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Fostering a Positive School Culture

It seems like common sense, doesn’t it?  Emotionally safe, connected, happy kids = engaged learners!  Some schools seem to have forgotten the importance of fostering connections between students, the value of promoting close parent and teacher relationships, the benefits of establishing a positive emotional climate in classrooms and in nurturing a warm and welcoming school community.  When our kids and their parents feel proud of their school, when our kids have a genuine relationship with their teachers, when our kids feel SEEN and HEARD and VALUED by the adults in their school community, they THRIVE!  And I’m not just referring to the straight A students who would thrive anywhere.  I’m speaking about all students, regardless of their ability level.  All kids, when they feel encouraged by their teachers to stretch, when they feel safe to try new things, to ask questions, to perhaps even fail at something, can truly SUCCEED in school and in life.

I’ve spoken with a lot of parents who’ve shared their education experiences with me.  Parents who had negative experiences in school bring to their own parenting a genuine distrust of the educational system.  Perhaps as a child, they felt misunderstood by their teachers, uninspired by their classes, bullied by their peers or simply invisible in their school community.  It’s takes time and effort to reach out to those parents, to build back their trust and to convince them that getting involved in their own kids’ school can be a positive, worthwhile experience.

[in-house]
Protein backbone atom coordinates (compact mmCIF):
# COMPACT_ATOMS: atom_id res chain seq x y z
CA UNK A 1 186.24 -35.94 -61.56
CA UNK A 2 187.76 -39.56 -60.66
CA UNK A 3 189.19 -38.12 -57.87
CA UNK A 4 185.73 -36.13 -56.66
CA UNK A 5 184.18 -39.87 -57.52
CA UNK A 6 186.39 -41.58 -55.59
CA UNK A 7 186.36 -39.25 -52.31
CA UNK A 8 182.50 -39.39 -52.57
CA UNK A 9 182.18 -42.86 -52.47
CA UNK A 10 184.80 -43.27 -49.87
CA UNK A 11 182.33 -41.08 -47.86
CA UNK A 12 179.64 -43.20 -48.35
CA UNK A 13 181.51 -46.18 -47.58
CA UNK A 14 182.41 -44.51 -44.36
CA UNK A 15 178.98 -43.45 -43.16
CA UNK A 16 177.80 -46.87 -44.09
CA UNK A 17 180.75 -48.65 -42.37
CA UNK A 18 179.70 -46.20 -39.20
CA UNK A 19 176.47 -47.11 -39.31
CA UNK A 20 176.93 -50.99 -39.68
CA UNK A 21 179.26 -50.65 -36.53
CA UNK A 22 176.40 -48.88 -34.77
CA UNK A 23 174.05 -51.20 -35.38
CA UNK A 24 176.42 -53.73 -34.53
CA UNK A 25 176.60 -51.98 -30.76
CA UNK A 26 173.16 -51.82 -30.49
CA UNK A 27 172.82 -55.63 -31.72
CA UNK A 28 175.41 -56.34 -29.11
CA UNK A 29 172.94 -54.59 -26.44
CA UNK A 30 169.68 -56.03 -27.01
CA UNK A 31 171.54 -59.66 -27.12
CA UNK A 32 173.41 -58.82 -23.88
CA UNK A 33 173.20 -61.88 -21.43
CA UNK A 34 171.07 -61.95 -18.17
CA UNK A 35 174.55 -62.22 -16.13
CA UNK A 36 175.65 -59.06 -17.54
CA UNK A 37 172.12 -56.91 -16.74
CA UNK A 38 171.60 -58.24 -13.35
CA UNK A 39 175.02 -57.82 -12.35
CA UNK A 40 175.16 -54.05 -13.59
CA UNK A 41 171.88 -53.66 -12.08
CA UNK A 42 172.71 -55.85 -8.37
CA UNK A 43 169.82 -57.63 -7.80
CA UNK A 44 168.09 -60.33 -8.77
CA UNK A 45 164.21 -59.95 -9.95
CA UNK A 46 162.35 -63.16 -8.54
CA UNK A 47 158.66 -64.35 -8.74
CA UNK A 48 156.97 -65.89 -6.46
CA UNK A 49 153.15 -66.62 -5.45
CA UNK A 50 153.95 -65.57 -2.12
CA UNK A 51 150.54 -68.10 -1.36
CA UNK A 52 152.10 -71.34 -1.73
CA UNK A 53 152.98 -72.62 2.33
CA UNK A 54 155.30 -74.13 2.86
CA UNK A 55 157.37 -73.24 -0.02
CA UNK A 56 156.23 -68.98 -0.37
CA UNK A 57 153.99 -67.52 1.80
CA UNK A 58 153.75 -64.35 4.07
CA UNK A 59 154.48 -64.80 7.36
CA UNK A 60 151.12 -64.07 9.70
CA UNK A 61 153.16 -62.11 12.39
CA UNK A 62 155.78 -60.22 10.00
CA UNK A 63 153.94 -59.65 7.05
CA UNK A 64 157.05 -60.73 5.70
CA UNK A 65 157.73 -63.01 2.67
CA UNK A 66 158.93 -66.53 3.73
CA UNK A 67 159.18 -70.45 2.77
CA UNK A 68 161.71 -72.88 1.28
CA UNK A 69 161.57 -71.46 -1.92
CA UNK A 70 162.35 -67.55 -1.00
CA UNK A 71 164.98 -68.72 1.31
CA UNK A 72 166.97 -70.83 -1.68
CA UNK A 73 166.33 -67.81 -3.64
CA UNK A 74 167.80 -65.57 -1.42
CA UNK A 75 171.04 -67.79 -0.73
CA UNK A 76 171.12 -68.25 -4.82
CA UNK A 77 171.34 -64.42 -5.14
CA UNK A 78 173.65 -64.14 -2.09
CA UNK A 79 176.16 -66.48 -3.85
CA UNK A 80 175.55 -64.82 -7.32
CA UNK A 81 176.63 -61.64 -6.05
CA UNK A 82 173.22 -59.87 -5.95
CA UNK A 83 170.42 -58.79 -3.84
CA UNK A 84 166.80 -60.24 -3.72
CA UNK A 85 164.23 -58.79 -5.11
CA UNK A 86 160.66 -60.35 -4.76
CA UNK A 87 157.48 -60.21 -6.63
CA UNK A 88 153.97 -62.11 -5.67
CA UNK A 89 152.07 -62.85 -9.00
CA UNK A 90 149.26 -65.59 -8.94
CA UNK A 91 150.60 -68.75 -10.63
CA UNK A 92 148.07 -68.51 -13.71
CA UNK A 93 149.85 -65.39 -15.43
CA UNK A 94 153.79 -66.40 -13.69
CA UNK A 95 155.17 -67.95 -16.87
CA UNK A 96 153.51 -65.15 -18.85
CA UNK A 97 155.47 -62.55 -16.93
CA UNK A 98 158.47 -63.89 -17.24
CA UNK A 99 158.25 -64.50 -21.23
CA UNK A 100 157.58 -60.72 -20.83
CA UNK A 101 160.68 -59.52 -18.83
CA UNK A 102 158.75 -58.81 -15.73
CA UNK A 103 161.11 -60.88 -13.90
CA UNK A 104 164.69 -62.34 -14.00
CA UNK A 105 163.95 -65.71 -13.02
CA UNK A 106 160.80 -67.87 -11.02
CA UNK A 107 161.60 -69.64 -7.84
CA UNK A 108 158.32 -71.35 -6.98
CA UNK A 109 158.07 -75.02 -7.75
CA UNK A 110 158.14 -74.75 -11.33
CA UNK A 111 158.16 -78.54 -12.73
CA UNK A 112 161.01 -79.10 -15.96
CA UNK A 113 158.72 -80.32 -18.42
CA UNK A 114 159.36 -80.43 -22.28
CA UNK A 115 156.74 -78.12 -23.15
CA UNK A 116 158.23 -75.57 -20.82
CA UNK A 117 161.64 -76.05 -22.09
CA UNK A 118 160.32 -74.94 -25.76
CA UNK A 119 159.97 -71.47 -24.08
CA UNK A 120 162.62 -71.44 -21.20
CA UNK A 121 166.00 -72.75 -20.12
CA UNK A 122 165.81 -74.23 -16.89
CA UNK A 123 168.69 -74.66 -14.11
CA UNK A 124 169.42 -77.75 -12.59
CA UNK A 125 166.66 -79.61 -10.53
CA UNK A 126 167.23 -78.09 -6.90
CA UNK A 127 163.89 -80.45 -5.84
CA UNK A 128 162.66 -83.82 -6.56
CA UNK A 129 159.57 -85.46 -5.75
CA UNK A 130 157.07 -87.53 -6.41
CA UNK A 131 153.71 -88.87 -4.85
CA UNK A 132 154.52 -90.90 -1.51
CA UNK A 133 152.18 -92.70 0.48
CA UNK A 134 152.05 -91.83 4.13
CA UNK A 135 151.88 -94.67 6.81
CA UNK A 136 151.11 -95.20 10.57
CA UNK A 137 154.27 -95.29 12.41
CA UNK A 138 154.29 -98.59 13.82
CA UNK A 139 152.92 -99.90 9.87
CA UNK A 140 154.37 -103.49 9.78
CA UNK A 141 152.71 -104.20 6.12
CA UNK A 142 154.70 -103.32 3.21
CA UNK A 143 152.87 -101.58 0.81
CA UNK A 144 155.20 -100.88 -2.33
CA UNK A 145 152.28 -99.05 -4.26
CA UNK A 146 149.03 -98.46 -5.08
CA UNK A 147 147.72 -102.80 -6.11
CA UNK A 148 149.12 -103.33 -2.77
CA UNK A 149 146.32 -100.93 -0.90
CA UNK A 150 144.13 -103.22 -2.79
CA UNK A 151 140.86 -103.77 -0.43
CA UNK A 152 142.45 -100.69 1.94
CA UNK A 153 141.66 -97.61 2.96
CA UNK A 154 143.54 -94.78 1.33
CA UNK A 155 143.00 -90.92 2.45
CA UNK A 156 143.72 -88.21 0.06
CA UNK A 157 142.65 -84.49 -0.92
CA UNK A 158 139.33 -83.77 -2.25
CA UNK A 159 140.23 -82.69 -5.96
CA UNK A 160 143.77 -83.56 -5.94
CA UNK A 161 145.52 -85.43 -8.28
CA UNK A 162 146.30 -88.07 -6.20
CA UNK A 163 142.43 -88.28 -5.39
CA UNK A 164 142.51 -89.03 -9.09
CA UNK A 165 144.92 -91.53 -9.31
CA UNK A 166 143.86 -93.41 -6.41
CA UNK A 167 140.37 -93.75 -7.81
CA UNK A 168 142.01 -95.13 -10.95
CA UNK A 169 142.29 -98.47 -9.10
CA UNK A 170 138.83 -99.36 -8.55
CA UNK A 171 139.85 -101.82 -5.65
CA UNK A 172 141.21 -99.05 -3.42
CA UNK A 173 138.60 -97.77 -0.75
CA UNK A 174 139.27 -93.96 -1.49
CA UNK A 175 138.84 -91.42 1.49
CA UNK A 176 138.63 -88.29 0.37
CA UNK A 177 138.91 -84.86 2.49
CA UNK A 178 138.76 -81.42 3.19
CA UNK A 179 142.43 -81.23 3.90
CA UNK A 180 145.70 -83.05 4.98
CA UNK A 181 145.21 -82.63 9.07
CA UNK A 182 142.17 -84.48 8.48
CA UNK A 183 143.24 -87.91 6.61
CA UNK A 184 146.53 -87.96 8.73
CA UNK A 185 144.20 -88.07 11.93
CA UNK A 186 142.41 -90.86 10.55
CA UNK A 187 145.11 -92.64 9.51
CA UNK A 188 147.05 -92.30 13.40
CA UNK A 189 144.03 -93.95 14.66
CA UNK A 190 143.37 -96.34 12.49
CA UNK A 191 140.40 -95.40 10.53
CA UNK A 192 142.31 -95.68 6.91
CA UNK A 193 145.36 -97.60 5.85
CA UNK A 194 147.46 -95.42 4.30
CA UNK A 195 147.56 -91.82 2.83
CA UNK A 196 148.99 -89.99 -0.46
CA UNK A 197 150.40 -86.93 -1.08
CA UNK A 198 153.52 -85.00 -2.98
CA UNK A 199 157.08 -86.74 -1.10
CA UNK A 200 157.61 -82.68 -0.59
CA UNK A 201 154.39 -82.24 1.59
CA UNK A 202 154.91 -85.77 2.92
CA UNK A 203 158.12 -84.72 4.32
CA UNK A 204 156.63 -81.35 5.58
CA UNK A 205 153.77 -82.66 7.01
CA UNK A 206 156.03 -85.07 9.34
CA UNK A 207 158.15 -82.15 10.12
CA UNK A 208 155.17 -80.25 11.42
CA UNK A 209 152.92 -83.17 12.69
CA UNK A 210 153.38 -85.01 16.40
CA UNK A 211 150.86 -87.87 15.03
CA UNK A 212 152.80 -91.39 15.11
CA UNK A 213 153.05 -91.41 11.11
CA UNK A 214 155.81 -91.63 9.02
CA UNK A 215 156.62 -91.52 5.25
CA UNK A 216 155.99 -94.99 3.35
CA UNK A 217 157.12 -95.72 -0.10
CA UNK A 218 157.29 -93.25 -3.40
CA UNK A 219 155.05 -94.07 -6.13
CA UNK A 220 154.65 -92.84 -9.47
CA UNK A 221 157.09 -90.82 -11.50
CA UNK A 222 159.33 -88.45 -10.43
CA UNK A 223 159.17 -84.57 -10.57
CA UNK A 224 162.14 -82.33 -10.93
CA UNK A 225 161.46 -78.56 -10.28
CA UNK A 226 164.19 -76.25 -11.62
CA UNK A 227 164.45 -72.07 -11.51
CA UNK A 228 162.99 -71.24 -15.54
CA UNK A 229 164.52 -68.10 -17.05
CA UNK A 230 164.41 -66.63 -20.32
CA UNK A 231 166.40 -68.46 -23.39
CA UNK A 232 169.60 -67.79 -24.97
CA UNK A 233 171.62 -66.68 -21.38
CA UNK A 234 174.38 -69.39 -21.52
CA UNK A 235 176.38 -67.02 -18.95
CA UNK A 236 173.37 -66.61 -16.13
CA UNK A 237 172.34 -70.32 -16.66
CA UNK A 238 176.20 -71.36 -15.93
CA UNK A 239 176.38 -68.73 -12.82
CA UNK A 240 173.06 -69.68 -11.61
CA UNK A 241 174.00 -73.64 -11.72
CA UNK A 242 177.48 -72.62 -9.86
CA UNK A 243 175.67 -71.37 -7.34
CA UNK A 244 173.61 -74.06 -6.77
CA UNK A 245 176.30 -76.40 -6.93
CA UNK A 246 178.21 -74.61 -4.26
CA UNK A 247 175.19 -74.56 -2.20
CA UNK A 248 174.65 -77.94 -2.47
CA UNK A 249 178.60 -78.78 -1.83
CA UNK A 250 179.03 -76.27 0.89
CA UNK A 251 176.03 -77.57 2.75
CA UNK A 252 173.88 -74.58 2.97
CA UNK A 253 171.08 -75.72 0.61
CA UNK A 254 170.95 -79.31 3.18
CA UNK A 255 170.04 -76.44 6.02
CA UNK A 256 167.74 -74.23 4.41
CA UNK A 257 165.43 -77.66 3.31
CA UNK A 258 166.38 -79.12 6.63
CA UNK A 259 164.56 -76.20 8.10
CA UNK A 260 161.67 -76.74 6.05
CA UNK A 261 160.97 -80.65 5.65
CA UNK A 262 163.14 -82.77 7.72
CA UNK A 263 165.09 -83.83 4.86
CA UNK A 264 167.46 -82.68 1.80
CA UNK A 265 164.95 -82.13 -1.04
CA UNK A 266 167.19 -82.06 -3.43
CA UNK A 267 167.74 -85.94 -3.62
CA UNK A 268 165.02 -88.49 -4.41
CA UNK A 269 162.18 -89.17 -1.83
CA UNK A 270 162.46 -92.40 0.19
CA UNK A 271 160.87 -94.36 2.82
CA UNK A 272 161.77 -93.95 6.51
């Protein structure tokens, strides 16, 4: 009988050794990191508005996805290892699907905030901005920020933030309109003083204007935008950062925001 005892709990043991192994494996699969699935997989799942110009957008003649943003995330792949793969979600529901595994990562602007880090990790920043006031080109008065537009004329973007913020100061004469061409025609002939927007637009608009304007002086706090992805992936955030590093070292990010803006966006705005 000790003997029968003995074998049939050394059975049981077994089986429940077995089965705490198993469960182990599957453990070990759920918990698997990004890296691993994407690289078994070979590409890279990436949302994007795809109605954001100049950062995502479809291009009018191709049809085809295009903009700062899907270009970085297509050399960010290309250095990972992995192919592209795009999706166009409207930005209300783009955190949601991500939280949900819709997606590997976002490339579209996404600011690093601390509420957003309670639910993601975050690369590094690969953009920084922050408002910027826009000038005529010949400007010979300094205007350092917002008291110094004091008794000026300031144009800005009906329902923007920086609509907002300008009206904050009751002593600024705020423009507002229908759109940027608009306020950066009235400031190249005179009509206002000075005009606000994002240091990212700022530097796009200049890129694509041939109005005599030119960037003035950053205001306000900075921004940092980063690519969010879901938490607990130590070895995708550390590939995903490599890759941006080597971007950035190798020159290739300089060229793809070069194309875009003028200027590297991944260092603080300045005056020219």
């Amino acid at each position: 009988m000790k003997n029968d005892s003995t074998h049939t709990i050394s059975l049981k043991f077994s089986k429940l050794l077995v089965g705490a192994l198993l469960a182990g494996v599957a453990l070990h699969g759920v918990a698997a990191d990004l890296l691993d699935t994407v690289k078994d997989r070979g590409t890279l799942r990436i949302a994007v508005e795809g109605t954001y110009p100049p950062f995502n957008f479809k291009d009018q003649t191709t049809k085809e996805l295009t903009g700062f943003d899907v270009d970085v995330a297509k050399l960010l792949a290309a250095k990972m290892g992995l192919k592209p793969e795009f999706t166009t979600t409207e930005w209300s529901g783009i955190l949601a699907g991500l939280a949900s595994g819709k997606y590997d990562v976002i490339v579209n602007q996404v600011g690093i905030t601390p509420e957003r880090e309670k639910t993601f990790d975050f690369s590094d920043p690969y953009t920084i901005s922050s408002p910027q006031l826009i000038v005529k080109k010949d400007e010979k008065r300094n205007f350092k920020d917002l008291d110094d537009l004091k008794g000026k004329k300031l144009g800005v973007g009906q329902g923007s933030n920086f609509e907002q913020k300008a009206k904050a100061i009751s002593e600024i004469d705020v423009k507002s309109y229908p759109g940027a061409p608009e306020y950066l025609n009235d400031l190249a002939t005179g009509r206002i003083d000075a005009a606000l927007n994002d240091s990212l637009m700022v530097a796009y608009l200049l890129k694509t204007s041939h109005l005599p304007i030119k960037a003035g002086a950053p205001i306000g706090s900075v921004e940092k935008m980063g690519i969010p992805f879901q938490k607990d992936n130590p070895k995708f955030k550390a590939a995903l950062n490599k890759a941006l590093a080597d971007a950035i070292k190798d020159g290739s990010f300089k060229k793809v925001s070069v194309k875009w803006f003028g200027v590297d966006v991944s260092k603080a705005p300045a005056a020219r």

The parents I’ve talked with who had mostly positive experiences in their K-12 education, on the other hand, tend to be eager to give back and support their schools by volunteering, by joining the PTA or a parent committee.  Since their own experiences with teachers and schools was positive, a “value add” to their life, they are excited to enter what they expect to be a welcoming and positive school community and a good use of their time.

When I was in Teach for America and a classroom teacher, I earned my teaching credential at UCLA’s Center X and in one of our classes I wrote an essay on the benefits of parental involvement in schools.  One of the things I found was that the most consistent predictors of a child’s academic achievement are the parents’ EXPECTATIONS of their child’s academic achievement and their level of satisfaction with their child’s education at school.

It is my sincere wish and hope that one day, ALL children in our nation will have access to an excellent education.  That all children will attend a school that values them for who they are, that INSPRIES them as they grow and as they discover WHO THEY ARE and who they want to become.

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